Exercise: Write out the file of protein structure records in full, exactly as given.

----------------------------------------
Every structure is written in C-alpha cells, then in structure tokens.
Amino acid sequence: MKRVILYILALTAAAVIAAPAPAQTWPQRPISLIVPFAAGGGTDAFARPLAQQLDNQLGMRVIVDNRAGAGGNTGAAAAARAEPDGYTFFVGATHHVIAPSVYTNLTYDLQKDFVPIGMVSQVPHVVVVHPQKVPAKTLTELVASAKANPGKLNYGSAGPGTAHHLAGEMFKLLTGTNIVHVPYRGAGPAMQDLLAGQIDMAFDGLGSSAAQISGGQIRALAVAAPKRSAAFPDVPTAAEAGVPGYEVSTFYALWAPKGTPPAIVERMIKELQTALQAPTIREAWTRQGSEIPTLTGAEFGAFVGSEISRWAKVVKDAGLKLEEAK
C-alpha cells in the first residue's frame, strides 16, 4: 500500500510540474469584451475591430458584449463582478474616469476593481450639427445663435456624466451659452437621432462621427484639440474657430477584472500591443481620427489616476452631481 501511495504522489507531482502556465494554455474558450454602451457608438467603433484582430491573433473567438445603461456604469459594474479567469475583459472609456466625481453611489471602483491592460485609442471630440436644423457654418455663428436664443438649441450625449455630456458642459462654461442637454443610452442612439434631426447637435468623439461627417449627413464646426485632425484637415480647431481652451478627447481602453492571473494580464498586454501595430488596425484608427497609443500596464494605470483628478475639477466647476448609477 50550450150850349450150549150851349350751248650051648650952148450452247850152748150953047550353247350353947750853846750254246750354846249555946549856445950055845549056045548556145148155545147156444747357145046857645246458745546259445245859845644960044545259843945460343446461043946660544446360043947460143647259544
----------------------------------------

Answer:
Every structure is written in C-alpha cells, then in structure tokens.
Amino acid sequence: MKRVILYILALTAAAVIAAPAPAQTWPQRPISLIVPFAAGGGTDAFARPLAQQLDNQLGMRVIVDNRAGAGGNTGAAAAARAEPDGYTFFVGATHHVIAPSVYTNLTYDLQKDFVPIGMVSQVPHVVVVHPQKVPAKTLTELVASAKANPGKLNYGSAGPGTAHHLAGEMFKLLTGTNIVHVPYRGAGPAMQDLLAGQIDMAFDGLGSSAAQISGGQIRALAVAAPKRSAAFPDVPTAAEAGVPGYEVSTFYALWAPKGTPPAIVERMIKELQTALQAPTIREAWTRQGSEIPTLTGAEFGAFVGSEISRWAKVVKDAGLKLEEAK
C-alpha cells in the first residue's frame, strides 16, 4: 500500500510540474469584451475591430458584449463582478474616469476593481450639427445663435456624466451659452437621432462621427484639440474657430477584472500591443481620427489616476452631481 501511495504522489507531482502556465494554455474558450454602451457608438467603433484582430491573433473567438445603461456604469459594474479567469475583459472609456466625481453611489471602483491592460485609442471630440436644423457654418455663428436664443438649441450625449455630456458642459462654461442637454443610452442612439434631426447637435468623439461627417449627413464646426485632425484637415480647431481652451478627447481602453492571473494580464498586454501595430488596425484608427497609443500596464494605470483628478475639477466647476448609477 50550450150850349450150549150851349350751248650051648650952148450452247850152748150953047550353247350353947750853846750254246750354846249555946549856445950055845549056045548556145148155545147156444747357145046857645246458745546259445245859845644960044545259843945460343446461043946660544446360043947460143647259544